I haven’t felt much like blogging lately, having completed my journey from East to West (or from my perspective, really far West to less West) and enjoying my new life of Cheez-its, private health insurance, and superwide supermarket aisles. One immediate reflection: 3 of the 4 car salesmen we saw before we settled on our blue Prius were second language speakers. This is something I really enjoy about California.
Anyway, I thought I would share as a bit of a public service what my experience has been job-hunting here so far, compared to back where I used to live.
More uncanny valleys
Fairly recent MAs like me tend to fall into an experience trap, one which divides mostly private-market language teachers from university teachers in Japan (speaking here of the native-speaking positions) and private ESL teachers from university and junior/community college ESL teachers in the US. Private ESLs here, much like eikaiwas in Japan, consider my decade-plus of teaching and my MA kind of like the highest trim option on a car: mostly unnecessary, likely expensive, and anxiety-producing (because you’re afraid of scratching it or it driving off in search of richer owners. I’d say that analogy has reached its limits). On the other hand, universities in Japan almost universally require “3 years’ experience” teaching at the undergraduate level in other Japanese universities, and college/JC ESLs in the US require something similar. Any of the 4 teaching milieux I’m describing see experience in all the others as mostly irrelevant or even a burden. Teachers in my position, moving from one milieu to another, seem to need connections to get that precious first foot in the door, as our experience and CVs place us at an oddly neither-here-nor-there place.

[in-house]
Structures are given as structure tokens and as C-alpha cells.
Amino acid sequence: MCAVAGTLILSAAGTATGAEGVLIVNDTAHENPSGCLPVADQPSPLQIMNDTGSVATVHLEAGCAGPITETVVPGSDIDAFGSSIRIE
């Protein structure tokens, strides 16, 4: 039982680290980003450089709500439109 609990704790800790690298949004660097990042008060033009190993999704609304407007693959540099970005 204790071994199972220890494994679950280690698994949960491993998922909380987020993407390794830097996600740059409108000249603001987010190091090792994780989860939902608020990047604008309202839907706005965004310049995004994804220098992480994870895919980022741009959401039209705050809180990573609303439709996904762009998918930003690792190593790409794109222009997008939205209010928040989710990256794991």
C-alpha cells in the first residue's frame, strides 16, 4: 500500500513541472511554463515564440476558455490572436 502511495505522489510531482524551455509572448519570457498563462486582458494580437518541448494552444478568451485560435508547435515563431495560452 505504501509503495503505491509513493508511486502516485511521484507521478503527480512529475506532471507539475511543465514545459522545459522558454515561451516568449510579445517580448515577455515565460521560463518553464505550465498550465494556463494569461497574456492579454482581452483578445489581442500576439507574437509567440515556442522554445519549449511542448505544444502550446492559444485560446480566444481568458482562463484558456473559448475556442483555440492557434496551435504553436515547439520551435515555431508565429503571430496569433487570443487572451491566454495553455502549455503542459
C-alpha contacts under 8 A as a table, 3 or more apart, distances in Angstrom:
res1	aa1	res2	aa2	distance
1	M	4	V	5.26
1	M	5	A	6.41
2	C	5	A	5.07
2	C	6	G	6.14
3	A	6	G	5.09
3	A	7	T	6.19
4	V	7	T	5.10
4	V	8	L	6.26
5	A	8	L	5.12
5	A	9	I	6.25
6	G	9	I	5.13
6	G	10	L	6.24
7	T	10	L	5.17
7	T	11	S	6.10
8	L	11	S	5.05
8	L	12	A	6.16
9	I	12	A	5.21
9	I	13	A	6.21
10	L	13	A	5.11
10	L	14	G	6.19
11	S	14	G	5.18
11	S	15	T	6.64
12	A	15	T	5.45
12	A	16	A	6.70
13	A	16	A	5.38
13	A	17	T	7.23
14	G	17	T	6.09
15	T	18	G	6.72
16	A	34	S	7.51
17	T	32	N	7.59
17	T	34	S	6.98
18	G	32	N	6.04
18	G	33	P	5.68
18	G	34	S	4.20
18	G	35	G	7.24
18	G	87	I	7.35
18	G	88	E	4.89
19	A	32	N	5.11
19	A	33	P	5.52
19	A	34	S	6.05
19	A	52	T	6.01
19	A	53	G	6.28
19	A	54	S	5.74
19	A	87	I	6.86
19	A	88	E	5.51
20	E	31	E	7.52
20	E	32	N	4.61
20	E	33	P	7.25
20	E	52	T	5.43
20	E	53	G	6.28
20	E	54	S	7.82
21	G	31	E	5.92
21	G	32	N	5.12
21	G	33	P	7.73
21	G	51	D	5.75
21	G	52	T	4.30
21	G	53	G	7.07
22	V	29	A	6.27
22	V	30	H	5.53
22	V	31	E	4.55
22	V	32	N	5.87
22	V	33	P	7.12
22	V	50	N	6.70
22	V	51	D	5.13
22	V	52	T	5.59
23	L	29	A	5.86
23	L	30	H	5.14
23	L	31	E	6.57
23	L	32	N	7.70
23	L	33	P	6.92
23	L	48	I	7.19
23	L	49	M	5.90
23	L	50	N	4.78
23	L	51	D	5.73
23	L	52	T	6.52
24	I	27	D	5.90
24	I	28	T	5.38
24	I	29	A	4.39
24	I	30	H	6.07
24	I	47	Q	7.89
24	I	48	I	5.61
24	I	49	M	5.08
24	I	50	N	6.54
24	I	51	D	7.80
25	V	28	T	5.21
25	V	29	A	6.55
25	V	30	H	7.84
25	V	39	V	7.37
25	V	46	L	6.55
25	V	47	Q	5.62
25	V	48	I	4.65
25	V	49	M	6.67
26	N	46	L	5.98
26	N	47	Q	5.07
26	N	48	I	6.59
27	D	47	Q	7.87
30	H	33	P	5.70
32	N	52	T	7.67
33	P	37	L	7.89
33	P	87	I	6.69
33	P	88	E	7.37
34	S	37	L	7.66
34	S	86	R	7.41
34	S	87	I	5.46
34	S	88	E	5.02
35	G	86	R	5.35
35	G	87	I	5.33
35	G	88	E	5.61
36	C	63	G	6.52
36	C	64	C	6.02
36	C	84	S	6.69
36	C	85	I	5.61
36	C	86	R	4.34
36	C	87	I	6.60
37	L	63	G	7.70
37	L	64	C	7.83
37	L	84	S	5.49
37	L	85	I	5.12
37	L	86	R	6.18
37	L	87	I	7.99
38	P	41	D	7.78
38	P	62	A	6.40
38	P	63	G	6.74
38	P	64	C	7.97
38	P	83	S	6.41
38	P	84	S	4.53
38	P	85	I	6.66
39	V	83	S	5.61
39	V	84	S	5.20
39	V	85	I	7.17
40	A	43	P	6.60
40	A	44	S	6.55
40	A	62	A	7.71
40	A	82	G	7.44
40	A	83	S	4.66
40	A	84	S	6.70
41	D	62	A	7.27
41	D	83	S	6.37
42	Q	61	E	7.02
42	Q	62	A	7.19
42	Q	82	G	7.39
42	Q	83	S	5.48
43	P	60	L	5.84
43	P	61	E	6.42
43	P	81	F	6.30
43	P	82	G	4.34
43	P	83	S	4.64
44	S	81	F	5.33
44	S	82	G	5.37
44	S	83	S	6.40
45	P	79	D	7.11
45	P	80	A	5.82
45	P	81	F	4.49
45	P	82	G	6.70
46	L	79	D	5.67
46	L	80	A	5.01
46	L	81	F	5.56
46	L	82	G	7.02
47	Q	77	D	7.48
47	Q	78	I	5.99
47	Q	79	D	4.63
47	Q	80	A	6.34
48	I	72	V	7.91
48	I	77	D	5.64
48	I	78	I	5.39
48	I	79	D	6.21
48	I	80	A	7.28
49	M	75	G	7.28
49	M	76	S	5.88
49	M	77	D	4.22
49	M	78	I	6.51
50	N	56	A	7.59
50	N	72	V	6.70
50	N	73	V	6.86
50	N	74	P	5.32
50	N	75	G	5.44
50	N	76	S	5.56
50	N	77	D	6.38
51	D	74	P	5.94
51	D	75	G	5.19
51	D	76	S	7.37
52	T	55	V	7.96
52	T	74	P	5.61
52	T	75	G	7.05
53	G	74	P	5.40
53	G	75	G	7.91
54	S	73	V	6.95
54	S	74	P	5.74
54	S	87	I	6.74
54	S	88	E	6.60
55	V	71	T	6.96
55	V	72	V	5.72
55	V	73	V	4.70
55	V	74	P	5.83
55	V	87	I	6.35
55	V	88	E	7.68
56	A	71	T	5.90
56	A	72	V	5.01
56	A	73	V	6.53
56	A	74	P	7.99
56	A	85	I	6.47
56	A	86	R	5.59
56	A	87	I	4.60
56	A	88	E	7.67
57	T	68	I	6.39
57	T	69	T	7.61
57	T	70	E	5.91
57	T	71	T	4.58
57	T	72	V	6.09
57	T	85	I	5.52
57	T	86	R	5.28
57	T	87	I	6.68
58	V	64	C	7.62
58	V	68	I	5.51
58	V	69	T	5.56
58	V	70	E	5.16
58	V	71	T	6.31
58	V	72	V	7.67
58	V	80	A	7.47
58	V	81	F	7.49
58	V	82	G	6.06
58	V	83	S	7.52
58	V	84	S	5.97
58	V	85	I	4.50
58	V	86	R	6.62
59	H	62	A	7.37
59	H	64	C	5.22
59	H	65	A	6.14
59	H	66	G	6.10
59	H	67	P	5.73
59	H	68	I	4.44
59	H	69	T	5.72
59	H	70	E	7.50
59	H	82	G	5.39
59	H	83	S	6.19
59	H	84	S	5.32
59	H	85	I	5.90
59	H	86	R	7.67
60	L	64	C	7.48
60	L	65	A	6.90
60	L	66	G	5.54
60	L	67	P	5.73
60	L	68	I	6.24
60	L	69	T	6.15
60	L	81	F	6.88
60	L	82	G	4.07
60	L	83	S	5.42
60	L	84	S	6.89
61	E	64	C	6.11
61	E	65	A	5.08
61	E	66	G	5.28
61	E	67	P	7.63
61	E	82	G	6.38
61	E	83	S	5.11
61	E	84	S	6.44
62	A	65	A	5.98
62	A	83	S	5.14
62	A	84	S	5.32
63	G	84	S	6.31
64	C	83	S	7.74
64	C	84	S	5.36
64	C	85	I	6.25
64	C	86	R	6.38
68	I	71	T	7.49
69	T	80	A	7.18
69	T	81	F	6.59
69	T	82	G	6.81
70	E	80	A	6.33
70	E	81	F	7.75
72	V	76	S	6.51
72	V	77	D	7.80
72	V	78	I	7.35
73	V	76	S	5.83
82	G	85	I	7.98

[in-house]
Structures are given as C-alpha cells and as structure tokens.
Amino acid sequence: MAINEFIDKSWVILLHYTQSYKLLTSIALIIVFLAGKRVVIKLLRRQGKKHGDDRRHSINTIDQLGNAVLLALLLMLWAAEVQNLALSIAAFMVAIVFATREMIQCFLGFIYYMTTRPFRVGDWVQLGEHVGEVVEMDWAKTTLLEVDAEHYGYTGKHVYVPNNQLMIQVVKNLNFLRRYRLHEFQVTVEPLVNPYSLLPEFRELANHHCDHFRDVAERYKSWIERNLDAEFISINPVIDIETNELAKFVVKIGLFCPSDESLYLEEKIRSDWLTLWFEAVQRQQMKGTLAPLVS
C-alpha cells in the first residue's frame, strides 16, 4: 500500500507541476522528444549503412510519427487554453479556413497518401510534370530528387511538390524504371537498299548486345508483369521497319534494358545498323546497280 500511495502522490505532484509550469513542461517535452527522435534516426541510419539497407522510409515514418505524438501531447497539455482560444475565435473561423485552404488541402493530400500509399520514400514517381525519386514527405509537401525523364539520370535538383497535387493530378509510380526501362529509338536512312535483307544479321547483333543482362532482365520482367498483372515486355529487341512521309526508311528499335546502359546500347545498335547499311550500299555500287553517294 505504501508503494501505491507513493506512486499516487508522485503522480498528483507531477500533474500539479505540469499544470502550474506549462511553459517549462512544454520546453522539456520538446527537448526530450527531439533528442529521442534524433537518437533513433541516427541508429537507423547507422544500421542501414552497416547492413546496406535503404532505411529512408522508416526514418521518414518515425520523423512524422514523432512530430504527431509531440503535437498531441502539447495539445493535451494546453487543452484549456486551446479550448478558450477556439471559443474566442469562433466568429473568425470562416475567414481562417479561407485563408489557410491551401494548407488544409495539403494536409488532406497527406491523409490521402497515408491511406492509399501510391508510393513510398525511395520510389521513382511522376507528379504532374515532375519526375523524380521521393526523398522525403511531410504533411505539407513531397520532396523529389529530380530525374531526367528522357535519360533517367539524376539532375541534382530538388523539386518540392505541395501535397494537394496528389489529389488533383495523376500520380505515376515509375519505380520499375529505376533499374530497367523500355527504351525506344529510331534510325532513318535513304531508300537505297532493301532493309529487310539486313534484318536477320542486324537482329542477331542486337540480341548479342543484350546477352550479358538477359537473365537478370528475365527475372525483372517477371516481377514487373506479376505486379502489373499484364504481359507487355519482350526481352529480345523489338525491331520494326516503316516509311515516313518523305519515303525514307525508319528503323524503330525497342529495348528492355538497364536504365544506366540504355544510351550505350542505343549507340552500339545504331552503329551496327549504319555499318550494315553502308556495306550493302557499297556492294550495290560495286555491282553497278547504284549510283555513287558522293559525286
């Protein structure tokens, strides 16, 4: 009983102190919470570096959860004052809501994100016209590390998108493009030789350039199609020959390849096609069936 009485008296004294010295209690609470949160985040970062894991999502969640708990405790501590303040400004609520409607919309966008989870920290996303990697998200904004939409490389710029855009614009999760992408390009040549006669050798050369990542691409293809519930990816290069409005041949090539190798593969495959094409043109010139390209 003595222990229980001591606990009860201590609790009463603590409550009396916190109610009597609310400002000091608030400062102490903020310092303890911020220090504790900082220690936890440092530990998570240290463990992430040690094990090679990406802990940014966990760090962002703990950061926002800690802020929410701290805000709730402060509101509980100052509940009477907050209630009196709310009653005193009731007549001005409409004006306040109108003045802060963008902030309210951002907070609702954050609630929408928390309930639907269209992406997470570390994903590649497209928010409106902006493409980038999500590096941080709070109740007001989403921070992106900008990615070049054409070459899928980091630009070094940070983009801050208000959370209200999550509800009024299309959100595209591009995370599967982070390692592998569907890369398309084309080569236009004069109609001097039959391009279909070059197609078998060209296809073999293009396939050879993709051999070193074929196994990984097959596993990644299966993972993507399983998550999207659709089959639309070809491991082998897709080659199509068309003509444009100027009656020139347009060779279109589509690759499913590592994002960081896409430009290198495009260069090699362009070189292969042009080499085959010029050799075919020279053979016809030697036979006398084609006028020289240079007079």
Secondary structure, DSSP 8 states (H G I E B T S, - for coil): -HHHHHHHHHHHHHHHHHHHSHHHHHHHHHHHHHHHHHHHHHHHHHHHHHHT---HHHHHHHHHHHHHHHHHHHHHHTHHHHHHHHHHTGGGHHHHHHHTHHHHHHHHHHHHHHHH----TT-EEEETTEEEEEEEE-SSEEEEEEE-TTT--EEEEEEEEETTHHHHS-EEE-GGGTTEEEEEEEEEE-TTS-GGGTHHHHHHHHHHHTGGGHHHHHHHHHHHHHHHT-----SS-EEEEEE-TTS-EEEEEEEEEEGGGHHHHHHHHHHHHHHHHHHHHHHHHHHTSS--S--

I’ll keep adding more on this topic as I actually start working. In the meantime, more Cheez-its.